My New Gateway Drug

Last week I was in Geneva for a few days related to my role with the Innovation Fund.  I arrived mid-afternoon, so I quickly took a bus and headed for the historic Old City, where I soon found myself at Calvin Auditory, a small chapel next to the old cathedral that was long ago stripped of its religious symbols and whitewashed inside as a result of the confrontive preaching of John Calvin, the great reformer.  Entering this unassuming former hotbed of the Reformation, I stumbled into the rehearsal of a dozen women who were preparing for a concert of sacred choral music, a style I’ve grown to love more each year.  Inside this small and spare, almost tomb-like, auditorium, the lovely Latin phrases wafted all round me, as I sat quietly on the back row, trying not to be expelled from their private session.
I think of Calvin, not because I was ever much of a fan, but because I owe a debt to him and to other theologians, Catholic, Reformed and Orthodox.  I netted it out today to Janet, as we sat on a bench enjoying a little picnic on a hillside at nearby St. Michael’s Abbey, before walking the Stations of the Cross there (including a powerful encounter I’ll save for next Good Friday).
“Theology was my gateway drug,” I announced to her. It’s true: My faith needed to get past the gateway of my brain before my heart could truly become enveloped in the love of God in Christ.  I needed to believe that it all more or less made sense to me intellectually in order to ally the doubts that would revisit me regarding this somewhat radical path I/we had taken.
But now that I am hopelessly in love with Jesus, theology has become less important to me; almost an annoyance at times.  You see, I no longer have to understand how — or even if — the whole theological house of cards fits together just so.  In fact, I rather believe that if I could understand all that God is about, I’ve probably invented that god.
I find that nowadays my doubts are actually about my theology, not about God’s care for me or my love for Jesus.  And I’m even finding some strange inexplicable comfort when I face those doubts head on and don’t try to resolve them.  There’s an honesty about it, which I hope makes me more approachable and more willing to listen to others.  I read a devotional the other day where the author, a “contemplative,” demystified that term by equating it with “nonjudgmental listening.”  I liked that; these days I enjoy contemplating other people’s viewpoints.  I’m not afraid of doing so, I suppose because my bedrock of faith feels solid, that its foundations are set firmly in love, not in my limited understanding.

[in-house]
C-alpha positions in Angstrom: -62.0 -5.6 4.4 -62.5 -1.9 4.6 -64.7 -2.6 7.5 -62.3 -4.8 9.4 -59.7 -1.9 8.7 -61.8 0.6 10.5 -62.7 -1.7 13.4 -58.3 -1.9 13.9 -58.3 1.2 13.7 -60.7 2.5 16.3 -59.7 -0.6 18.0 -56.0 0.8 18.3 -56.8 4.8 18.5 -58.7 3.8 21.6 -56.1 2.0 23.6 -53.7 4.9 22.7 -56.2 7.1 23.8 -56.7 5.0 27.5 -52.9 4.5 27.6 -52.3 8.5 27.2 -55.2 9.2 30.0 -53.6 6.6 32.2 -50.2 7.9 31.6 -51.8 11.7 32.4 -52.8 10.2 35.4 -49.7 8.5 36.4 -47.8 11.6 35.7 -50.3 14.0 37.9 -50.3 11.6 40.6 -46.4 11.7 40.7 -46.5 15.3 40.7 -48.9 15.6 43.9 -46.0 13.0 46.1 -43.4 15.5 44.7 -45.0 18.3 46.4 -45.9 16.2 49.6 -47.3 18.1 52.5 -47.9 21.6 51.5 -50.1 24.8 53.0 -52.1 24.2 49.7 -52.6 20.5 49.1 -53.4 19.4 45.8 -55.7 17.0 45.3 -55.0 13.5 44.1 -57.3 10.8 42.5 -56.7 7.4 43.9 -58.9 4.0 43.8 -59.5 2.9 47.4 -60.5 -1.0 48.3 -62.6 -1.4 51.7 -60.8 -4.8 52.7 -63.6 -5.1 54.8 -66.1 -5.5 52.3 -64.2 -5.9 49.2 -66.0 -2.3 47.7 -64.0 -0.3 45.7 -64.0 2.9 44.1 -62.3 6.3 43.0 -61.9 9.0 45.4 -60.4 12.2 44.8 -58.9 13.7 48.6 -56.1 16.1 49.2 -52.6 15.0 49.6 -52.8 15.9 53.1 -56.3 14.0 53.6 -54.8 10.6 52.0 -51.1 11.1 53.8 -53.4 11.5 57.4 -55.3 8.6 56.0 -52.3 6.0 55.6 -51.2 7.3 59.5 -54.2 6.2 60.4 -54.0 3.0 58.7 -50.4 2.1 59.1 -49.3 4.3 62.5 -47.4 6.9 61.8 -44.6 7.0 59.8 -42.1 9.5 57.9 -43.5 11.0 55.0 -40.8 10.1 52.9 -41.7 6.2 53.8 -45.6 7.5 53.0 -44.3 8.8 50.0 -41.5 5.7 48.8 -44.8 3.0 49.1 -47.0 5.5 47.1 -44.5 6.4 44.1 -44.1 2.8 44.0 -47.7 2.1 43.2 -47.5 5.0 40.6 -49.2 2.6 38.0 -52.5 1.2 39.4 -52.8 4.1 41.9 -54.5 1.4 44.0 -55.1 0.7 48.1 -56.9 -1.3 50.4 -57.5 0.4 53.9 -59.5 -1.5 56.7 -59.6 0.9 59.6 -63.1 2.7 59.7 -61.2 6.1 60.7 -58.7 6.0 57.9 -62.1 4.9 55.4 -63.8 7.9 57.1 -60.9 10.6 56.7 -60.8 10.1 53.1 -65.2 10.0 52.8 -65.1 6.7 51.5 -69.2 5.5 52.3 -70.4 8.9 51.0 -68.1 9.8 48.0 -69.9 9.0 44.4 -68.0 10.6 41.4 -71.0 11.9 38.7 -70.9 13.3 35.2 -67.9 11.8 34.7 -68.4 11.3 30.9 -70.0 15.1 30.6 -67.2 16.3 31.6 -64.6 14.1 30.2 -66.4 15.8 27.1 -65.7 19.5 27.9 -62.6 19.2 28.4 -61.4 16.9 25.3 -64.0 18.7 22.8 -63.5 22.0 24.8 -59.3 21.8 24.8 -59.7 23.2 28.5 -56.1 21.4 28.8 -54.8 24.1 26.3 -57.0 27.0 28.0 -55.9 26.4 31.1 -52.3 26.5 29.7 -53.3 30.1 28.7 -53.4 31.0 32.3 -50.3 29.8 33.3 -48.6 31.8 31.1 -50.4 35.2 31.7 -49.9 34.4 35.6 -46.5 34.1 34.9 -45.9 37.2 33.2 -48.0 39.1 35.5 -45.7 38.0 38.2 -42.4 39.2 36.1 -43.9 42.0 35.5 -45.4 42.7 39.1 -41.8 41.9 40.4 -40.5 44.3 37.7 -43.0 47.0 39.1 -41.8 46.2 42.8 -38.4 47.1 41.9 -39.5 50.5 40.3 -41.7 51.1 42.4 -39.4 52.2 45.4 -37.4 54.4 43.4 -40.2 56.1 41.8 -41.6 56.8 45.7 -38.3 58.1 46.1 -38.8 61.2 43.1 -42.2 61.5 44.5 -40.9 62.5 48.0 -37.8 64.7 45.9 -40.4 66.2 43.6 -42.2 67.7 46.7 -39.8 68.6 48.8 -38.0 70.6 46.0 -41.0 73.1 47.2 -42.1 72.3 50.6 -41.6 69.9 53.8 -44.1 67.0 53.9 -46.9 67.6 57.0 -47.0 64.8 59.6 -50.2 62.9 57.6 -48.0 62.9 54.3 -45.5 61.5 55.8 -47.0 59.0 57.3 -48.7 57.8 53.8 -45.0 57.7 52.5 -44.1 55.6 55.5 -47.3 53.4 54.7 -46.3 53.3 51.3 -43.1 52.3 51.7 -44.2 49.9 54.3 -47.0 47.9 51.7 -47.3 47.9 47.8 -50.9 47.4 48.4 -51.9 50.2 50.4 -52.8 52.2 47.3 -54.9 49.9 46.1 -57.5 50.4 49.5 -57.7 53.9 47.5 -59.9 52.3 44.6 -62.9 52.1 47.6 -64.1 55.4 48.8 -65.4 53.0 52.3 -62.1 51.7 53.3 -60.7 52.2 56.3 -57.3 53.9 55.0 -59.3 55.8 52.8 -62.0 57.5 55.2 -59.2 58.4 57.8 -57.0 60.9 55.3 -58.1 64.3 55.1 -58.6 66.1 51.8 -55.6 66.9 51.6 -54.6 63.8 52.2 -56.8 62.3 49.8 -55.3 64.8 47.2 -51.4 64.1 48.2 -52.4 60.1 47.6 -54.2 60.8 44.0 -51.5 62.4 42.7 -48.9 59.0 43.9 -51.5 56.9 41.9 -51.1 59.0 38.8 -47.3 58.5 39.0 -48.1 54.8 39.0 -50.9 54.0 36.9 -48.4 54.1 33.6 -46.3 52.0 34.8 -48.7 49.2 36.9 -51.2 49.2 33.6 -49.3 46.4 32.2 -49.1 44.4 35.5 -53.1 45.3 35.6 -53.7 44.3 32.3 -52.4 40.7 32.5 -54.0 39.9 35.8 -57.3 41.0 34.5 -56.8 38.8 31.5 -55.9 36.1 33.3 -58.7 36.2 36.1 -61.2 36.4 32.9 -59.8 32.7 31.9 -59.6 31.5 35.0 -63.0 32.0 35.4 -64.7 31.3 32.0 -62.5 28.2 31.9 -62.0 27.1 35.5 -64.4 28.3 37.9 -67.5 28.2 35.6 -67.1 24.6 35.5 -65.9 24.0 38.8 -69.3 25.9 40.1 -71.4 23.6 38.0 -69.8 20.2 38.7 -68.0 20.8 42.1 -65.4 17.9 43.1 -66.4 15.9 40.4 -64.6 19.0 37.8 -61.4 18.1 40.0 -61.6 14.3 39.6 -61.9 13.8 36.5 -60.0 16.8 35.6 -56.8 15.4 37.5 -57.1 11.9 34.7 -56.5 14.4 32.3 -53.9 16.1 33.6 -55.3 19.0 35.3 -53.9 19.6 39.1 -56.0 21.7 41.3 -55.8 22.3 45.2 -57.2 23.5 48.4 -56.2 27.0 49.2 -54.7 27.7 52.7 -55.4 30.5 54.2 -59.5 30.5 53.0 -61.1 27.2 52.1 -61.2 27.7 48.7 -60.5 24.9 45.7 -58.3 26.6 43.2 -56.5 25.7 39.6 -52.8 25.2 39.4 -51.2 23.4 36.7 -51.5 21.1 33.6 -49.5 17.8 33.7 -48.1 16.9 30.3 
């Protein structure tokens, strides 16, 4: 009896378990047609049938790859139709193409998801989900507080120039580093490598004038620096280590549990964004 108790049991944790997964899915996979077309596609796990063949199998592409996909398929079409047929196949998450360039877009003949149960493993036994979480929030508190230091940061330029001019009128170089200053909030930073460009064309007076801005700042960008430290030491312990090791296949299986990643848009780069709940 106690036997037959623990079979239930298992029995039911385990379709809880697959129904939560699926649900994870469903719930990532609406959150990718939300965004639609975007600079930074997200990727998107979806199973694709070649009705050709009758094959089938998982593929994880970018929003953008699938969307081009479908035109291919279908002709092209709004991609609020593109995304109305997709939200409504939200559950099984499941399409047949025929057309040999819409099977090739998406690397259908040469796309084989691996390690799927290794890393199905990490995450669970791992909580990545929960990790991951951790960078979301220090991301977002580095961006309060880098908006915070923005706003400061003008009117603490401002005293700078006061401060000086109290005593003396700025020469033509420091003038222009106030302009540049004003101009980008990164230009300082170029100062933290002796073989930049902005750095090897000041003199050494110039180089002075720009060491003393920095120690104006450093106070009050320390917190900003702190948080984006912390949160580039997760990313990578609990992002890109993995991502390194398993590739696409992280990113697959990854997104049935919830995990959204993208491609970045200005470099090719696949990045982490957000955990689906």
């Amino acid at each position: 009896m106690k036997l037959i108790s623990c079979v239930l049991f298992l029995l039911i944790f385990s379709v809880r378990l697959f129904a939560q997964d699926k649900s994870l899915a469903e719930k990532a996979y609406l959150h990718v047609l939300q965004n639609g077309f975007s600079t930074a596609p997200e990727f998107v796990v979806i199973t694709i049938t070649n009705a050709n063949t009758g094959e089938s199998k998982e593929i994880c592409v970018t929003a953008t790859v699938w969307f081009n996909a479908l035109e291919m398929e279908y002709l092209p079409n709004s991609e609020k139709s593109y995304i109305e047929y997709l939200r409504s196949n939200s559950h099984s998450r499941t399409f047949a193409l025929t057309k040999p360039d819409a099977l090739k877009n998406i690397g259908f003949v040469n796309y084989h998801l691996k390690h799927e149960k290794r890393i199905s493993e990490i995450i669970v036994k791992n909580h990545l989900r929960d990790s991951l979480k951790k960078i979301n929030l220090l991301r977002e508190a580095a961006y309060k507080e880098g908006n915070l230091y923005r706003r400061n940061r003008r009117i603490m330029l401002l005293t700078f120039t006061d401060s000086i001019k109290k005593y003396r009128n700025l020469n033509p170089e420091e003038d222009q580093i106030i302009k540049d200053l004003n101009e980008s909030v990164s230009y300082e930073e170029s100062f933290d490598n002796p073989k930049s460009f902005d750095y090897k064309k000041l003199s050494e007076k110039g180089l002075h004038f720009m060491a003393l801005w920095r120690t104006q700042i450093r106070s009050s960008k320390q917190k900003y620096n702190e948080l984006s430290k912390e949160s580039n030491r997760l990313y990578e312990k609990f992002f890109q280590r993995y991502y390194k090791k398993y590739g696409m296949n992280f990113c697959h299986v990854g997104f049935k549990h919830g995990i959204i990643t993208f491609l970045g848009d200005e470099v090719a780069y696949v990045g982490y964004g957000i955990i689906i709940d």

So instead, I’m finding a new gateway drug these days: sacred music, and language that is poetic enough to allow in some mystery.  And so it was that after traveling the Stations today, I went for a bike ride up Trabuco Creek Canyon while listening to a few sacred songs performed by the Westminster Chorus*, one in Latin, one Russian Orthodox, and then in English “Oh Love That Will Not Let Me Go.”  This last piece is a perfect illustration of my new gateway to communion with God, and a beautiful exclamation of love’s antiphonal call back to Love, and of the impact of Good Friday and Easter Sunday.
I’m pasting a YouTube link: http://www.youtube.com/watch?v=ZiZ9xXoZ1Mk, which I encourage you to listen to while meditating on the lyrics below.  
O Love That Will Not Let Me Go, Lyrics by George Mattheson
O Love that wilt not let me go,
I rest my weary soul in thee;
I give thee back the life I owe,
That in thine ocean depths its flow
May richer, fuller be.

O Joy that seekest me through pain,
I cannot close my heart to thee;
I trace the rainbow through the rain,
And feel the promise is not vain,
That morn shall tearless be.

O Cross that liftest up my head,
I dare not ask to fly from thee;
I lay in dust life’s glory dead,
And from the ground there blossoms red
Life that shall endless be.

Eastertide blessings,
Cory
March 2013
*  Not to be confused with Westminster Abbey or Cathedral (though they won “Choir of the World” in 2009 in a UK contest), the Westminster Chorus is a group of over 100 young men from Orange County, CA.  All are under age 35, and they’ve won every international barbershop competition they’ve entered since 2007– they are the future of barbershop singing, but they do so much more…  http://www.westminsterchorus.org/  They are worth any chance to hear them perform.  The album is featured on their website, or buy it here:  http://www.amazon.com/gp/product/B0041990H0/ref=dm_sp_alb  By the way,the other two sacred songs I mentioned are from the same album: Bogoroditse Devo and Lux Aurumque.

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